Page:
at Link’s Hall

You led me into the trackless woods,

My falling stars, my dark endeavor.

You were bitterness, lies, a bill of goods.

You weren’t a consolation–ever.

–Anna Akhmatova, To My Poems

The paradoxical details of a poet’s life often inspire curiosity. The poets who seem to arouse the most interest are those who have the power to make language soar, yet conduct almost daily battles with their own demons, the demons of circumstance, or both. Robert Frost’s meanness of spirit, Delmore Schwartz’s paranoia and delusions, and Sylvia Plath’s struggle against madness are now legend, well chronicled either by the poets themselves or by their biographers.

Anna Akhmatova (1889-1966), one of a handful of great Russian poets of the 20th century, led a life of great hardship and high drama against the backdrop of postrevolutionary Russia. She was in favor, out of favor, and in favor again–renounced and denounced by her own government, then dusted off and saluted. She led a life that aroused gossip, innuendo, and myth. Reportedly a woman of regal bearing, great beauty, queenly rectitude, and quiet strength, Akhmatova inspired many poets and artists to create portraits of her and dedicate poems to her; in her later years she was seen as a sort of keeper of the poetic flame. The dramas of her tumultuous life, and the reasons she was so beloved in her own country (and finally internationally), would make for a classic story in the tradition of the poet’s biography.

There is so much that director Jill Daly might have examined in Unfinished Portrait of Akhmatova, yet this impressionistic biography, made up entirely of the Russian’s poems and songs, is so abstract and sketchy that the idea behind the project remains obscure. Portrait pays painstaking attention to production values: it fairly sparkles with superficial beauty, given the beautiful original music of Ilya Levinson (who also played piano, accompanied by Martine Benmann on cello), adroit lighting and elegant set by Christiaan Pretorius, and brilliant costume design by Christie Munch. But when one looks for the motivation behind Wendy Parman’s arch mannerisms as Akhmatova, or the reason she chases a seductive, languorous, nymphlike muse (Munch–who has a propensity to choreograph herself into a postmodern corner, with way too many slumps, slouches, and squats), one is left with a riddle.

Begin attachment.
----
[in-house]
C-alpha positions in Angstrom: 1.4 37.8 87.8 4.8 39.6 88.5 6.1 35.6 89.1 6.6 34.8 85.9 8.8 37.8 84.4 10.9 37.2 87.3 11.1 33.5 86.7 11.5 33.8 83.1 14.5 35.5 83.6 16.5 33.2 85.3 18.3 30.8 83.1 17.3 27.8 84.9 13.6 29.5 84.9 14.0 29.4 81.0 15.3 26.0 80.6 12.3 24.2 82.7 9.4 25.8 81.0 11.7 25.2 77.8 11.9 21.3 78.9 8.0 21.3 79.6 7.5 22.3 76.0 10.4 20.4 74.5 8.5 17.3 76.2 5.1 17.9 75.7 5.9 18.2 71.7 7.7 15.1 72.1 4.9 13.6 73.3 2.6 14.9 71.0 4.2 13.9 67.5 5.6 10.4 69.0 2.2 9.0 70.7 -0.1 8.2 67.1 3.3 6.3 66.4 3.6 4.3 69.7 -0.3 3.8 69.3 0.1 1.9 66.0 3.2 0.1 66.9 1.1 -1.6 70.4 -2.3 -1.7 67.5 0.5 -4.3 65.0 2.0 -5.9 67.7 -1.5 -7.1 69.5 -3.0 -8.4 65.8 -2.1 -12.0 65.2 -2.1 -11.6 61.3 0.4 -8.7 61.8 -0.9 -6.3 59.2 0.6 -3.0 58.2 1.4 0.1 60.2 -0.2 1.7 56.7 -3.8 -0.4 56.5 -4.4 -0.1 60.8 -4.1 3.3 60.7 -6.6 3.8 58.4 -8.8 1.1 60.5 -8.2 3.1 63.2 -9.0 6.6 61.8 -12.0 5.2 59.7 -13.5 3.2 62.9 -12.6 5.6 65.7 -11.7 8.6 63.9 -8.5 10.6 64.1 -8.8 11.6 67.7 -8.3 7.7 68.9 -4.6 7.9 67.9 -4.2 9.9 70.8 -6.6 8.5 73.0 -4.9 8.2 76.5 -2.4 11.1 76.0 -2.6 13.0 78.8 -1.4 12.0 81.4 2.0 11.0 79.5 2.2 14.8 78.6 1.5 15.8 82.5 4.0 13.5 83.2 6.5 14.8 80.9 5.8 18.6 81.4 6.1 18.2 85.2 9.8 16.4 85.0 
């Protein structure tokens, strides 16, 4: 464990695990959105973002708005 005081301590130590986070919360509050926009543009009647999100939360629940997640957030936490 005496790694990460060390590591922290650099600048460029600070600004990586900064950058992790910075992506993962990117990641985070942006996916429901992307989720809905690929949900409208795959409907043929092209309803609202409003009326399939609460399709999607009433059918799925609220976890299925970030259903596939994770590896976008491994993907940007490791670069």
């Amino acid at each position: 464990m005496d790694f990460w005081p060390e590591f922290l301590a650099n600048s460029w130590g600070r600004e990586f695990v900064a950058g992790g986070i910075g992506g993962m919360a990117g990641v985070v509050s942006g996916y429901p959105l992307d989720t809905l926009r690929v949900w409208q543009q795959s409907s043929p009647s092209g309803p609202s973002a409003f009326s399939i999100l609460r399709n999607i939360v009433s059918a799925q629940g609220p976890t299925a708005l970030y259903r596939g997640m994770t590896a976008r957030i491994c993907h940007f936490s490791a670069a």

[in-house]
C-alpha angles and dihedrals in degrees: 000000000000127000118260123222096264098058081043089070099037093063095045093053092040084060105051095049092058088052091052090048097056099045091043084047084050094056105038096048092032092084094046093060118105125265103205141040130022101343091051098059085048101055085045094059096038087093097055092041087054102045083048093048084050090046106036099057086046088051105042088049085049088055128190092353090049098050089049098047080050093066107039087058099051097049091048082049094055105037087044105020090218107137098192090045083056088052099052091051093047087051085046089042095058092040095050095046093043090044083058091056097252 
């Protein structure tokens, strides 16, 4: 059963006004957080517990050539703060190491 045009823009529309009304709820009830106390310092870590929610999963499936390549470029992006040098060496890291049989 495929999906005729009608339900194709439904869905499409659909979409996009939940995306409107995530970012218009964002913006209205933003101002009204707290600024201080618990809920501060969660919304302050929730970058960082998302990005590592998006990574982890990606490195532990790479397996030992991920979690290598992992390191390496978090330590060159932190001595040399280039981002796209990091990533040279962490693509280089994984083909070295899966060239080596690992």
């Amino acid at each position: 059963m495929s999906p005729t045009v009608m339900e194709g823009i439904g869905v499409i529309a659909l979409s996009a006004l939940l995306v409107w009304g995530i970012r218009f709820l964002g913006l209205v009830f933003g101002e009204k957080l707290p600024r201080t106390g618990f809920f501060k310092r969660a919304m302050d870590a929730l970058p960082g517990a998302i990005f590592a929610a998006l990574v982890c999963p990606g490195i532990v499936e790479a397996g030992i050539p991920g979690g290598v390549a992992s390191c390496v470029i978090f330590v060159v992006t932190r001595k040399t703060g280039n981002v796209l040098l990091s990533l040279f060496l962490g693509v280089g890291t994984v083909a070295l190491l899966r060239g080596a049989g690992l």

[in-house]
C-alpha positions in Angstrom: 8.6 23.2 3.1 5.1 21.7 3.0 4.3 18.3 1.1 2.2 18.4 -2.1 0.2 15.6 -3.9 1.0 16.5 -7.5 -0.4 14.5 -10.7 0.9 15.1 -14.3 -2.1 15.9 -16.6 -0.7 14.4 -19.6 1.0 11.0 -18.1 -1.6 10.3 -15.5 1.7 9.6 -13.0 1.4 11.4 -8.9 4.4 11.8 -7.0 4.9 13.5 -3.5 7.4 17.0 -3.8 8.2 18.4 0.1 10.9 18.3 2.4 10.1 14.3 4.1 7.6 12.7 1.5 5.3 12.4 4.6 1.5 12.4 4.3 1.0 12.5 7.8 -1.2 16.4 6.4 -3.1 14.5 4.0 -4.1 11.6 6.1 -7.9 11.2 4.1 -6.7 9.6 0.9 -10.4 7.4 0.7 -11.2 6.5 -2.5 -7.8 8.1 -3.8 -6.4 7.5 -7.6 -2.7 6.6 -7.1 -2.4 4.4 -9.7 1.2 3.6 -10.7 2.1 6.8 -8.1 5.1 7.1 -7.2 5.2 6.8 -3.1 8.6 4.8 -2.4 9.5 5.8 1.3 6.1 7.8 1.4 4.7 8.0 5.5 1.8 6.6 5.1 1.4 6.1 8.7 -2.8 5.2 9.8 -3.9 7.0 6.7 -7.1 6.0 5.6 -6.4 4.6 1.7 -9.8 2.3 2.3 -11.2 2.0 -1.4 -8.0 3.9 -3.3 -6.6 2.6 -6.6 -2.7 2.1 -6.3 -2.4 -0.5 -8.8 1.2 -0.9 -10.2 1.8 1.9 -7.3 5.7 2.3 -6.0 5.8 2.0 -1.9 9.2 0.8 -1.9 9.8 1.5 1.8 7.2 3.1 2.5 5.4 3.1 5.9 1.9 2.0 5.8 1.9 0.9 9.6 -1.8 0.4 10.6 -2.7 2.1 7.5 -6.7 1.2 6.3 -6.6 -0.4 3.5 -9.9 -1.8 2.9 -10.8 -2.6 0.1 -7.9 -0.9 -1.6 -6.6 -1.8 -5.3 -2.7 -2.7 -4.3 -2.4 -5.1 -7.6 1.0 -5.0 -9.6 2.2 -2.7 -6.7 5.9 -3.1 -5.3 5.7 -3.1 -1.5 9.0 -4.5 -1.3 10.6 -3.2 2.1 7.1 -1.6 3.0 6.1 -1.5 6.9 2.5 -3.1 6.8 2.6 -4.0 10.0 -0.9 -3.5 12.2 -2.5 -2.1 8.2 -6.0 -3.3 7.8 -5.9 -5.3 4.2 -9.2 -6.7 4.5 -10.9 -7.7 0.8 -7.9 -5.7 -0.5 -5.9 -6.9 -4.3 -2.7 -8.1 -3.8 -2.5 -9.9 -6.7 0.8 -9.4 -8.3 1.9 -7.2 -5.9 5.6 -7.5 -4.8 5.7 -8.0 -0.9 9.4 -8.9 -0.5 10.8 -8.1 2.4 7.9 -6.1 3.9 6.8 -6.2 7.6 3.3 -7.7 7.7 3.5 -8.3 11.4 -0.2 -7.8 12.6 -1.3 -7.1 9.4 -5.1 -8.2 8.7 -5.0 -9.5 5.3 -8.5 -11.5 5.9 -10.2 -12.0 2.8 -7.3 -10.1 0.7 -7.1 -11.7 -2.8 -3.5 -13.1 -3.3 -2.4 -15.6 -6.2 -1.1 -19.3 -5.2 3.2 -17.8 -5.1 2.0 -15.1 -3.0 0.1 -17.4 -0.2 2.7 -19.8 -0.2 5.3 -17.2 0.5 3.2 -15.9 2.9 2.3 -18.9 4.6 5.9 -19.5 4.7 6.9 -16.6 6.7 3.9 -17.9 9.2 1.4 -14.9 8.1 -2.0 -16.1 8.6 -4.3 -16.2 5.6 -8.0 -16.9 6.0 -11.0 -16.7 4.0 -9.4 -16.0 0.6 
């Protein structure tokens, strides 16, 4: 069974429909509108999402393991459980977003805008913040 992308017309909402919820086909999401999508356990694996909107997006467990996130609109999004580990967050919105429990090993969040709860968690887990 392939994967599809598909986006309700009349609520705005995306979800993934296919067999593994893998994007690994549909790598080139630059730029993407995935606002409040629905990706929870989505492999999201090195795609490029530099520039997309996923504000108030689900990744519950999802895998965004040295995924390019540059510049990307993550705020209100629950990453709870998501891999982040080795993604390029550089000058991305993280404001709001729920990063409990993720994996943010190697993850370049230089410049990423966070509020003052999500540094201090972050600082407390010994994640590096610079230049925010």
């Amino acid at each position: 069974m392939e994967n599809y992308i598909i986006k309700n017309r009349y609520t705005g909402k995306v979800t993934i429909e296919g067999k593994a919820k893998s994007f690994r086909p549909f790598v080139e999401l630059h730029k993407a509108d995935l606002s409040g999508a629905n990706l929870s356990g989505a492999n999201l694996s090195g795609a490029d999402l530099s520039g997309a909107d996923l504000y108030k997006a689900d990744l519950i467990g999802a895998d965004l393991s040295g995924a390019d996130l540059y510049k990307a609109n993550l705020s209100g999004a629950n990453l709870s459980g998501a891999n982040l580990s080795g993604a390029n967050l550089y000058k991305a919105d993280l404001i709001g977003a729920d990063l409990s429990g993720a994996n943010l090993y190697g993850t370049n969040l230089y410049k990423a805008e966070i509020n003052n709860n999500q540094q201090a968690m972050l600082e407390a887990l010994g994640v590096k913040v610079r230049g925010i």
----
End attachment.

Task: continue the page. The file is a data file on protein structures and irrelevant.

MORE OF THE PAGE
Pretorius’s set consists of tepeed two-by-fours arranged throughout the space, topped by small red flags; these tepees represent the wasteland/slum through which Parman and Munch wander. The back wall, painted a robin’s egg blue, in an odd way seems to represent the landscape of the mind, of the poet’s consciousness and imagination. With an unsentimental economy, Pretorius has managed to insinuate a dichotomy between the life of the mind and the troubled political landscape.

But the earth-shattering events that transformed Akhmatova’s life–from privileged woman of the Russian upper class, a respected poet before the revolution of 1917, to a twice-widowed woman living in great poverty–are barely made clear. And though Parman’s voice is magnificent, she delivers Akhmatova’s poetry in a wooden chant–when she’s not singing–in what seems an unintentional parody of a poet reading, with no attempt to achieve a conversational tone. All the irony, naturalness, and austerity that are trademarks of Akhmatova’s poetry are lost, and so is the opportunity to juxtapose her amazingly honest poetry with her personal evasions of the truth, which allowed Akhmatova to go on but made her an incongruous figure. Here we see Akhmatova’s personal artifice in the arch, posing delivery of the poems, which does not in itself inspire identification.

Though much of her poetry is about “the muse,” Akhmatova’s life consisted of much more than serving her muse. Those other facets of Akhmatova’s life need to be here: the fact that she founded a poetry movement; the fact that her first husband was executed, that another husband died in a prison camp, and that her son spent 14 years in Soviet labor camps; that she was banned in Russia. Romanticizing the poet’s artifice and her relationship to the muse, without looking for the grit of humanity, buys into the whole myth of “the poet.” If it is an unfinished portrait, as Daly calls it, then the lines need to be so sure that the portrait does not seem facile or shrill. There is so much talent in this production, and so much interest in the raw data of Akhmatova’s life, it’s a shame to leave it at this.

Within the constellation of the arts, poets seem quirkier, more eccentric, and in some ways closer to the fires that both inspire and burn than other artists. A poet’s life, in order to be made into art or biography, needs to be analyzed carefully and lovingly–with respect for the fragility of the myth created but aiming for the truth, which stands shyly yet resolutely beyond bravado and legend.